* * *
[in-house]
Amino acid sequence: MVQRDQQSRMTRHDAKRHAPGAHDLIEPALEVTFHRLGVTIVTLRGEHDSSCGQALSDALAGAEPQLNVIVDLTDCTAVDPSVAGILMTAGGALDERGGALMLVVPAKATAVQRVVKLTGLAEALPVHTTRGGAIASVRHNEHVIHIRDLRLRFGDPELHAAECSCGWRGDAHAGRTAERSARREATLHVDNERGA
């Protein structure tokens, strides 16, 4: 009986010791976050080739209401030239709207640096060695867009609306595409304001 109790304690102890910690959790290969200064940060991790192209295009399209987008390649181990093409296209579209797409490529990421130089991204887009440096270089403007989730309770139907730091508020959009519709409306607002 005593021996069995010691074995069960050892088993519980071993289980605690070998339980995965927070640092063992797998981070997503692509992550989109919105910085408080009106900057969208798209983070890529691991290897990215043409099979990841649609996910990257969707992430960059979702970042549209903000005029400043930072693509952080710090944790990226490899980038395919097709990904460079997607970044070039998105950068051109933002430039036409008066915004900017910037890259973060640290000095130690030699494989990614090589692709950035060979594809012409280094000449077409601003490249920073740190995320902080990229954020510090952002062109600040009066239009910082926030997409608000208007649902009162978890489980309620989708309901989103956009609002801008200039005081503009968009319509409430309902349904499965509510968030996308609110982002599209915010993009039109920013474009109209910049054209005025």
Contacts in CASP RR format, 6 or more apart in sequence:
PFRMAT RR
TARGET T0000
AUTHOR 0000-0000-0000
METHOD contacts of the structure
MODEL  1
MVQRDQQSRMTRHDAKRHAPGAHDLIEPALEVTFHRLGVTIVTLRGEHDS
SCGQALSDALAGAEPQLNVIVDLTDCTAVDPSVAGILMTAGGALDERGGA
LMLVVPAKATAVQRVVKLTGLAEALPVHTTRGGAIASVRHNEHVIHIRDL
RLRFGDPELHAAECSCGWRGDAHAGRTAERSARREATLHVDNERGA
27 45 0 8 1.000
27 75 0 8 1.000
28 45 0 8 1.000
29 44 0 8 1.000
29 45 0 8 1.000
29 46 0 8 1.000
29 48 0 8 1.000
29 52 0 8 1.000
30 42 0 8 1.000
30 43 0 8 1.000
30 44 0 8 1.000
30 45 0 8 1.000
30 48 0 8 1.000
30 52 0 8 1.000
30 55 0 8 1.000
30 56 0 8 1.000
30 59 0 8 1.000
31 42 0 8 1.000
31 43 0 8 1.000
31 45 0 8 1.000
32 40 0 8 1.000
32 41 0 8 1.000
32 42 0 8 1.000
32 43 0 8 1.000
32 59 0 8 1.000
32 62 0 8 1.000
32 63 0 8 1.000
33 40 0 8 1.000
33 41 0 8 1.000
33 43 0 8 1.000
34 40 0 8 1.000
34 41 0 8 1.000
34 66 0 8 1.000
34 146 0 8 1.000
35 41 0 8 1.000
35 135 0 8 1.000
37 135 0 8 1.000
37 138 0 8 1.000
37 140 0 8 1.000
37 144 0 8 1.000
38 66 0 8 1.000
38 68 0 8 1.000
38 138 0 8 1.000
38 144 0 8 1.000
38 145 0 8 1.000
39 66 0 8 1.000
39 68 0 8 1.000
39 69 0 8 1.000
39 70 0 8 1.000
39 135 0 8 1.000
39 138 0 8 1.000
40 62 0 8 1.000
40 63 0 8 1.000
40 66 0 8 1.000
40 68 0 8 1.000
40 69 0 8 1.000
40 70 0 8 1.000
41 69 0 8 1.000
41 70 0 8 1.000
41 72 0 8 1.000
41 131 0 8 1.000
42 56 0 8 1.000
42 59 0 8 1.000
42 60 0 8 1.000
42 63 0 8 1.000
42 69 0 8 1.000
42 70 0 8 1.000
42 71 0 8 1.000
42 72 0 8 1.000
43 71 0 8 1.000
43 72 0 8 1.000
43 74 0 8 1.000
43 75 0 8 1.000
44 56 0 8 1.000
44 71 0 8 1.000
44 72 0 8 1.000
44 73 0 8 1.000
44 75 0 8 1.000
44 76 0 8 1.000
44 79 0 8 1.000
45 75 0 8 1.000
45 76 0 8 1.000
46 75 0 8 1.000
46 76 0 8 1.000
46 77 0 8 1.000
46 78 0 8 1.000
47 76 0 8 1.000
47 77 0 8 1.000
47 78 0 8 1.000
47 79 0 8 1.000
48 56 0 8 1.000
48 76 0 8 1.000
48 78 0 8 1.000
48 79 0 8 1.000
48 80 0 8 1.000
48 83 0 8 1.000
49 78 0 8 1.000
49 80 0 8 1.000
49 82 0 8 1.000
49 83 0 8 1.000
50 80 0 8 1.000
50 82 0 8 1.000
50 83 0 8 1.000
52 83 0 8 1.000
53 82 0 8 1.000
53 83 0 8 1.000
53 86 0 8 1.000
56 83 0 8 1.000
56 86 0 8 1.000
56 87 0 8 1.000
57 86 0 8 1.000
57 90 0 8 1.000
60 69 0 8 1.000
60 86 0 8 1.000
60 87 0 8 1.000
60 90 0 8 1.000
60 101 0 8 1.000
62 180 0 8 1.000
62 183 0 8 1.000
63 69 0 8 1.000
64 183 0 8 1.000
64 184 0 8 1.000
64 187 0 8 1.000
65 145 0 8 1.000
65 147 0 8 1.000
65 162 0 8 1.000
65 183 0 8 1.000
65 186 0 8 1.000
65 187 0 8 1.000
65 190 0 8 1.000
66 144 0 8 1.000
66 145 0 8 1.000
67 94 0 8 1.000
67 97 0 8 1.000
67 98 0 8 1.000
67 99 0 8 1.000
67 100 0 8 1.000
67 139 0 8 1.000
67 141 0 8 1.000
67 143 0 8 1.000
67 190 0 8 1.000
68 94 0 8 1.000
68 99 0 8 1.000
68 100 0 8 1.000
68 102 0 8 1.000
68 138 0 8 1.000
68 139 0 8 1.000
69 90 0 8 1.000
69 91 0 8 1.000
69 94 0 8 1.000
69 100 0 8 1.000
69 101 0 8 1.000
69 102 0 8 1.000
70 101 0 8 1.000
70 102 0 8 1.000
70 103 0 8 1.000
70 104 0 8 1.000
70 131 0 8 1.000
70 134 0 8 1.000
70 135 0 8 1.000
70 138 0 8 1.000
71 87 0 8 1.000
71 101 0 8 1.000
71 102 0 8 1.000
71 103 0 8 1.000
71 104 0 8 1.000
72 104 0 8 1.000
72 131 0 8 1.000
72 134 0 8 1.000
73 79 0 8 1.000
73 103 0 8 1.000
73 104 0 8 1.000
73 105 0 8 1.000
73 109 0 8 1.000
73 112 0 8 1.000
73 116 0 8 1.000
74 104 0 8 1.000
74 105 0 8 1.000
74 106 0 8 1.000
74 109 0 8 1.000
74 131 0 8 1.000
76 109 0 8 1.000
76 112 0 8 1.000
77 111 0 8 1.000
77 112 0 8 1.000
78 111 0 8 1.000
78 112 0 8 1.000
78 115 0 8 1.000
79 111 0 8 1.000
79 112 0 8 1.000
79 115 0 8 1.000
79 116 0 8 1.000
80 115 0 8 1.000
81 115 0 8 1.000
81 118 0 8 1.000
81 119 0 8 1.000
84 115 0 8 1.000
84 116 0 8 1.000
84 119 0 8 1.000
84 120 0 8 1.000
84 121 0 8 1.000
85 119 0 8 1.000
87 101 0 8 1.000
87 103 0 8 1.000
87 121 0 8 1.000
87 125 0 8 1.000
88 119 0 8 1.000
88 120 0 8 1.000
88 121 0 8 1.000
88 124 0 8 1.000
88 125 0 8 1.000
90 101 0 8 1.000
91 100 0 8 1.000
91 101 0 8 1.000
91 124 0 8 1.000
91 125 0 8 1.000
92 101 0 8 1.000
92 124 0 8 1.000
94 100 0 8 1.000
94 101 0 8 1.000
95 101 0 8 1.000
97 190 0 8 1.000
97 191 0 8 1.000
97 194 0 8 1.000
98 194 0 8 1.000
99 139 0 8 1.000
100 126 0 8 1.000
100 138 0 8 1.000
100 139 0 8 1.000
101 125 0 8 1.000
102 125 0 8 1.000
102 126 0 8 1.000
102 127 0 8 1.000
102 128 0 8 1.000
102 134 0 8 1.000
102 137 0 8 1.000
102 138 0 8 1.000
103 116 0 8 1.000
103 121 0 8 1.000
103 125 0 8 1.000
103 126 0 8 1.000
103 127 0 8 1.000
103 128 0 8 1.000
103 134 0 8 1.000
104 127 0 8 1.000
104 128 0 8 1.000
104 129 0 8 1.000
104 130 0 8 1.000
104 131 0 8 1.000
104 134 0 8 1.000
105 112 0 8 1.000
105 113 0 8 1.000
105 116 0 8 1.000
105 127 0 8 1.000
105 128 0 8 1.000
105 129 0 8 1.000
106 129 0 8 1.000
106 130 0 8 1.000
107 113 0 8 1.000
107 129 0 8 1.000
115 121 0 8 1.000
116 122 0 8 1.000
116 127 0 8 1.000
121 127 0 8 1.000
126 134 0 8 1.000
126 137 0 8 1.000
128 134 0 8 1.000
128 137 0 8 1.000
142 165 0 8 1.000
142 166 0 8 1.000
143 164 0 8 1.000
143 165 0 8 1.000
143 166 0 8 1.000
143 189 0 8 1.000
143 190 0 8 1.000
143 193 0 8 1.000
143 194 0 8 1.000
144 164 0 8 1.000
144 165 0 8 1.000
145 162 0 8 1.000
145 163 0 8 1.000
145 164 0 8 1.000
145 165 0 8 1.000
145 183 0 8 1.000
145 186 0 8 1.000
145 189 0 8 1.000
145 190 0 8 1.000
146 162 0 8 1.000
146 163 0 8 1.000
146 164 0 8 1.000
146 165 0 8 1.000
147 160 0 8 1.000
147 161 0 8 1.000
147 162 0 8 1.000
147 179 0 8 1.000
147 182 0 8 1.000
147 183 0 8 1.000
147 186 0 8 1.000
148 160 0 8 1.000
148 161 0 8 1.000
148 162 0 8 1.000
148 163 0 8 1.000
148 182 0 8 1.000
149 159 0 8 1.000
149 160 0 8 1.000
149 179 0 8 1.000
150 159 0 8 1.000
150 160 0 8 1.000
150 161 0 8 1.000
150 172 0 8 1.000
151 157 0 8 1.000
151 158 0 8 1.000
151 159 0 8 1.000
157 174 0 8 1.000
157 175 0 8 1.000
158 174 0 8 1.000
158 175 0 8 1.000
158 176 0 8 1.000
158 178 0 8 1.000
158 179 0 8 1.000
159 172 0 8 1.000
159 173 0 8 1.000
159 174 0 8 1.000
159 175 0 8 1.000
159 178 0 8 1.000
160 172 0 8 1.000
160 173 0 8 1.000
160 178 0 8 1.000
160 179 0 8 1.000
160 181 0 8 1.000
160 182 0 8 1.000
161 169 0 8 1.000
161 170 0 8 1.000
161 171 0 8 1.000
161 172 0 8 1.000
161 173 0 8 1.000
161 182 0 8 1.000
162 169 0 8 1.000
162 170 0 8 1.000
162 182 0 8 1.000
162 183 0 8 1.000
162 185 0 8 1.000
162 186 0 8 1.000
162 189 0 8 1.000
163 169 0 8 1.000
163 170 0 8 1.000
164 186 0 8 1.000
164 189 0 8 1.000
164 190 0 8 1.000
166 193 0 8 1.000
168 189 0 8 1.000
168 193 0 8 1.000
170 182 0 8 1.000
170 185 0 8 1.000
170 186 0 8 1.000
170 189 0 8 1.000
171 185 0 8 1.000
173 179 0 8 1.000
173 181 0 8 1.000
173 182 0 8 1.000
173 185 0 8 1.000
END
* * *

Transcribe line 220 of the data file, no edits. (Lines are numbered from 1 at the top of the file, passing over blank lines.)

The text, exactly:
88 119 0 8 1.000